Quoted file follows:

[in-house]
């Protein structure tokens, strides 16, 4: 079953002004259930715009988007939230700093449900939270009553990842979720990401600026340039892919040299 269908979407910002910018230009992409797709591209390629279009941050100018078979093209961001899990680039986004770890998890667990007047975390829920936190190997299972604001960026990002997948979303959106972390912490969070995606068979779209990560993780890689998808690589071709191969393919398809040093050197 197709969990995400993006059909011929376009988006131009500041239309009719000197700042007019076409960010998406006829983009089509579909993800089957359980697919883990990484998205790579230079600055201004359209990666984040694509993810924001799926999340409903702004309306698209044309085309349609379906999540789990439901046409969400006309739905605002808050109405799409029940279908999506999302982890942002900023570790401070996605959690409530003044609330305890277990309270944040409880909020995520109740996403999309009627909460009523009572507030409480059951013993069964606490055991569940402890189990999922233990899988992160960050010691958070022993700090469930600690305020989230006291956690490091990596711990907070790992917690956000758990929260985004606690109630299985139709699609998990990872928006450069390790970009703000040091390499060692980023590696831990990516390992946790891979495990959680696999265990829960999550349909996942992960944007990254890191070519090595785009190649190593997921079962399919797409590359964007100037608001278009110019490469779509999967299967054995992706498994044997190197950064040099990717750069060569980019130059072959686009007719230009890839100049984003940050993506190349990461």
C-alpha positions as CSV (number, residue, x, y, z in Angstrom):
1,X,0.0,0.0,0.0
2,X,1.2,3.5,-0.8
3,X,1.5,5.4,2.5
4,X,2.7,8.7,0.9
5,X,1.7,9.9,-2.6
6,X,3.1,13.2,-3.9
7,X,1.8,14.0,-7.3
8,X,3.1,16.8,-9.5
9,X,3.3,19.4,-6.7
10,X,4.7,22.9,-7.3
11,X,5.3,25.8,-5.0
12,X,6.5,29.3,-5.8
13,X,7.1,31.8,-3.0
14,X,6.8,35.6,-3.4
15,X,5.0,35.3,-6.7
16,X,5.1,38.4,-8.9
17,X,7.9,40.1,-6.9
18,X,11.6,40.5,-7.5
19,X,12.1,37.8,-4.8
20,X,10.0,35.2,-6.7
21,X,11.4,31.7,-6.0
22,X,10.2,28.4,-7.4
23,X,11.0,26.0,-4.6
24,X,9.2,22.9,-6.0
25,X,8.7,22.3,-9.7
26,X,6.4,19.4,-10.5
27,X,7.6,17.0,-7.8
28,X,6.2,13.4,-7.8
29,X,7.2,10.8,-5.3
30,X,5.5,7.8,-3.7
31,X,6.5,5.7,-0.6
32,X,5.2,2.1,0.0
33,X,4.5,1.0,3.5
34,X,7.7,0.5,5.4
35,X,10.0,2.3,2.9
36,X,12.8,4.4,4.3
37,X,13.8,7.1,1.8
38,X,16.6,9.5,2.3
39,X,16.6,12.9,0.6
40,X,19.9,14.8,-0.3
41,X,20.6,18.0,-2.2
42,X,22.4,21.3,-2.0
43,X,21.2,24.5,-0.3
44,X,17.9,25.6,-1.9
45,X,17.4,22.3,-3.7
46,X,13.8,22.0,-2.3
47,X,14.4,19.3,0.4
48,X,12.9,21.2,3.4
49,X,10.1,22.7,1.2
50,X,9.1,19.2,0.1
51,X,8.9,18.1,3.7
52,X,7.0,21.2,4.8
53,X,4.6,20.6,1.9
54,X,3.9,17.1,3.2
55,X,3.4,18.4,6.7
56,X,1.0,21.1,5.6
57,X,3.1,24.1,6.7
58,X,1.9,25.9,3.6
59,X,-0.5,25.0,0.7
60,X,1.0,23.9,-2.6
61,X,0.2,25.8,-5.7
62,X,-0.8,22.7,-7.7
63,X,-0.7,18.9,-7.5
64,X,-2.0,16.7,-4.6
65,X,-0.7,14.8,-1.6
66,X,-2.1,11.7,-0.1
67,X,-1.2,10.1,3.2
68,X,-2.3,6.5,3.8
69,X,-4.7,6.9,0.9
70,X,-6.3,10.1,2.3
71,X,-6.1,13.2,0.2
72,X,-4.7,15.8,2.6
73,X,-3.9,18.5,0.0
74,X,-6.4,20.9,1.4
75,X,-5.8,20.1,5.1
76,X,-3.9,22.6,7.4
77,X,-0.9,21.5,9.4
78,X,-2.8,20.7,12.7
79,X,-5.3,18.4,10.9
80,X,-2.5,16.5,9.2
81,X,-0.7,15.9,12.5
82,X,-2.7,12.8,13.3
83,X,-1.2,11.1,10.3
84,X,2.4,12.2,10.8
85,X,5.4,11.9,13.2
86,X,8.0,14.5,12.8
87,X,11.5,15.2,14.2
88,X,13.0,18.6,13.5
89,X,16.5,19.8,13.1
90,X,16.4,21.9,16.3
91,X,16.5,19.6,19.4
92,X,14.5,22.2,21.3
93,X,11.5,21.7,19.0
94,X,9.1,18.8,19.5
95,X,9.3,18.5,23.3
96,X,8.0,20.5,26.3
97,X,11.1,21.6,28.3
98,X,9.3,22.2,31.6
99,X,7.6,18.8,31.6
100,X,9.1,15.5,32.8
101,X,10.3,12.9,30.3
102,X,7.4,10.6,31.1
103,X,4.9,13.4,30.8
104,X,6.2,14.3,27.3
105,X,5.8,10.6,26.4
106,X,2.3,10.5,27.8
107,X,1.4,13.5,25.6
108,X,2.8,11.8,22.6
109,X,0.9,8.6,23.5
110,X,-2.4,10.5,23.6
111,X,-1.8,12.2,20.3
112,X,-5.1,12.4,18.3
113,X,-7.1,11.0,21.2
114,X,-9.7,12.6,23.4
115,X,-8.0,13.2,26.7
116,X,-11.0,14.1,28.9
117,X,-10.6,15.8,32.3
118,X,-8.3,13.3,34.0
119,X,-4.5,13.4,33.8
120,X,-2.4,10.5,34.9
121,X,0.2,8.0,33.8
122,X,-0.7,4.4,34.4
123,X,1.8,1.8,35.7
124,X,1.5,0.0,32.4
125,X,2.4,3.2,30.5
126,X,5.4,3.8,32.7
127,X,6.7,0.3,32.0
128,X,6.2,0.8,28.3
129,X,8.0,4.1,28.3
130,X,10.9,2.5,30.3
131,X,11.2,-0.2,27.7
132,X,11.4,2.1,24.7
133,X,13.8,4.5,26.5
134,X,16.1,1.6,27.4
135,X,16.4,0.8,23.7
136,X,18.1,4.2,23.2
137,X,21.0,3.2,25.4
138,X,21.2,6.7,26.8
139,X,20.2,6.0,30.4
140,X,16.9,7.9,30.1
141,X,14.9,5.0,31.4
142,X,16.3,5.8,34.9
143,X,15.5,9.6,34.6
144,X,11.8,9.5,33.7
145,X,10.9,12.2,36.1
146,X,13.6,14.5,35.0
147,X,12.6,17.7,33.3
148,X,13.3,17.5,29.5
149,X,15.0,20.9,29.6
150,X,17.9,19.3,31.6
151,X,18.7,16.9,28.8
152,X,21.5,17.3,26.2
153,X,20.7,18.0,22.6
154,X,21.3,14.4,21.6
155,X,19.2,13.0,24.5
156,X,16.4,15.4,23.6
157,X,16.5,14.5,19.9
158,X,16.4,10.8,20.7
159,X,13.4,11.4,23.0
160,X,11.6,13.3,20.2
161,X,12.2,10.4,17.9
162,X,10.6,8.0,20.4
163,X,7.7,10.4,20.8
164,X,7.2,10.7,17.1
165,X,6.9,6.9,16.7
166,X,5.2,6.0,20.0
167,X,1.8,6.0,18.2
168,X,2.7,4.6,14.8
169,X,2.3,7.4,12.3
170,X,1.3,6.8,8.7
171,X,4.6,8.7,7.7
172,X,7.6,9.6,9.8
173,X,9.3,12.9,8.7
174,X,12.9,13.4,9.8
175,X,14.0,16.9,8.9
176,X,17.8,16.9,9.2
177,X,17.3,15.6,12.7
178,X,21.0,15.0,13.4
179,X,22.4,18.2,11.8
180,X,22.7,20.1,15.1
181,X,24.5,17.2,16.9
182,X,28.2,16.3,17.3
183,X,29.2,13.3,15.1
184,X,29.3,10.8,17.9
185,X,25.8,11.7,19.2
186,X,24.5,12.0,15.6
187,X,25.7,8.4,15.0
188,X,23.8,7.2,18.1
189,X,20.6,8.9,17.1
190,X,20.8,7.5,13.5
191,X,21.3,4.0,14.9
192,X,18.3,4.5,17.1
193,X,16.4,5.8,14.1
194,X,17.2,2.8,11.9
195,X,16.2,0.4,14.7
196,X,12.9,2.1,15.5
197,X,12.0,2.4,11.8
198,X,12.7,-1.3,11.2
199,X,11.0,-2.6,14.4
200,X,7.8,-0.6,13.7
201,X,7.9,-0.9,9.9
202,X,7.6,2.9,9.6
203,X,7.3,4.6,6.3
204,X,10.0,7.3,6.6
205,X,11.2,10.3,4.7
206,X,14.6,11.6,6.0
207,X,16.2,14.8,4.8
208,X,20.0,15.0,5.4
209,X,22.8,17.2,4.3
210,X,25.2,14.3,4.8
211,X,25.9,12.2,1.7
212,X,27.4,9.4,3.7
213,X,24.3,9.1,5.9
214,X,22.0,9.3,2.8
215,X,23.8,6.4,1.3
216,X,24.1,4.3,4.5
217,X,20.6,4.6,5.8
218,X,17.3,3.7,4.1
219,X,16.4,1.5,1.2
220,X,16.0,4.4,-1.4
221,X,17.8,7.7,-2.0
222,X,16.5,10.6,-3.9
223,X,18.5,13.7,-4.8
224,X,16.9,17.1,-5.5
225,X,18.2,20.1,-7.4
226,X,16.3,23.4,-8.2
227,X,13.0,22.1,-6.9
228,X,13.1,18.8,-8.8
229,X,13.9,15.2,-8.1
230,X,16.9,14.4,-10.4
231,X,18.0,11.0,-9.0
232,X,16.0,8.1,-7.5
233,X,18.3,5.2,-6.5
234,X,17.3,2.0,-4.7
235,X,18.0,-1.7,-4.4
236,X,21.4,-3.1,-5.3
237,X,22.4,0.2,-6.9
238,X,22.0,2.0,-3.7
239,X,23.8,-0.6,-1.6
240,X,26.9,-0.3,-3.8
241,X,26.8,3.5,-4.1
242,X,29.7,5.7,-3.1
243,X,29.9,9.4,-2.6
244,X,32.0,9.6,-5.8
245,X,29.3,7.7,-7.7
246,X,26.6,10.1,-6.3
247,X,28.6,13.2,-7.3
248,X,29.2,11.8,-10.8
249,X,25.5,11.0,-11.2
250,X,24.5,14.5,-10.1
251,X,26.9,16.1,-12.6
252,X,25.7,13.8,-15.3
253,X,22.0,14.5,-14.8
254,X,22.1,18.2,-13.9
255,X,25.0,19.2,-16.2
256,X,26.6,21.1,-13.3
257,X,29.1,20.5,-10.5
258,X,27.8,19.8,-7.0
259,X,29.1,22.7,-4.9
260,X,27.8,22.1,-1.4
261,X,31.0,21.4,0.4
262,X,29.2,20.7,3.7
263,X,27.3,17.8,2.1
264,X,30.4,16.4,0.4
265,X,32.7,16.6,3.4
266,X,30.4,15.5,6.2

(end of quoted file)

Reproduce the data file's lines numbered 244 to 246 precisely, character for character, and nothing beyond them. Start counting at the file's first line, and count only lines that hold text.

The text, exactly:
241,X,26.8,3.5,-4.1
242,X,29.7,5.7,-3.1
243,X,29.9,9.4,-2.6